The company had built up enough capacity to handle spikes in demand from the printing of quarterly and annual financial statements, but that left the servers underutilised for most of the year. The publisher considered bringing in blade servers, but after carefully analysing application demands and infrastructure capabilities, determined that a grid architecture likely would be a better choice, said Ruth Harenchar, CIO at Bowne.
So the company decided to deploy a grid, starting small. Working with IBM and grid software maker DataSynapse, Bowne figured out that the statement-processing portion of its proprietary typesetting application would work best in a grid environment. It then determined which servers to use for the grid, based on application load and utilisation. "We had to find servers that had a similar configuration, the same operating system. In our opinion, we needed to have a minimal number of variables with the grid to work with, in a pilot," Harenchar said.
Since migrating that application from a Dell PowerEdge 1150 to a grid of two PowerEdge 2650 servers, processing time has dropped by 50 per cent, she said. Next, Bowne plans to spread the application across a grid of 10 servers, reducing processing time by another 40 per cent, she added.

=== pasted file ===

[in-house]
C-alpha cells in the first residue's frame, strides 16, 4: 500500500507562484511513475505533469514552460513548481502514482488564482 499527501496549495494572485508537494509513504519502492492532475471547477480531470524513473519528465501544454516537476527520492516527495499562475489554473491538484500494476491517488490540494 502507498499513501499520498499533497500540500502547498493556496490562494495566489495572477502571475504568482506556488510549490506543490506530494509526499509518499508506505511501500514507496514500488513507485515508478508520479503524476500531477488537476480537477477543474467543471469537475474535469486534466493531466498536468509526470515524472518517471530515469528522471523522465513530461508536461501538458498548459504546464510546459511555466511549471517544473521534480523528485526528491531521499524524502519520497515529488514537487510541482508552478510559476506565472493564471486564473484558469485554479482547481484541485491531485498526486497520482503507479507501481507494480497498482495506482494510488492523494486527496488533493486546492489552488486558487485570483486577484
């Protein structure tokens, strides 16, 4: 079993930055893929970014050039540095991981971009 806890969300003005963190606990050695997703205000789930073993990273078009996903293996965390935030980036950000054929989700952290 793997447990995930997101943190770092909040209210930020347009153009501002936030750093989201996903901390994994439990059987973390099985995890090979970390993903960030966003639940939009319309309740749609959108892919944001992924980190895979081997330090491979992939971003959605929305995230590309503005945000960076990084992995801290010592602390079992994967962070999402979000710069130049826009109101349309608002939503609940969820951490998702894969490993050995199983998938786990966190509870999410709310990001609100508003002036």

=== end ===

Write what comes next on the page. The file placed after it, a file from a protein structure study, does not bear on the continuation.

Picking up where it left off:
Before the grid, the statement processing application was running on a server at a very low utilisation rate and, when traffic spiked, performance took a hit. Harenchar says she is quite happy with the performance improvements from the grid and the ability to get more efficient use of her hardware. She plans to expand the use of grid technology within her data centre.
Harenchar attributes Bowne's success with the grid to a clear understanding of what it was trying to achieve. "Having set out our criteria and our objectives, we were able to pick the right application and the right servers, and things went quite smoothly," she says.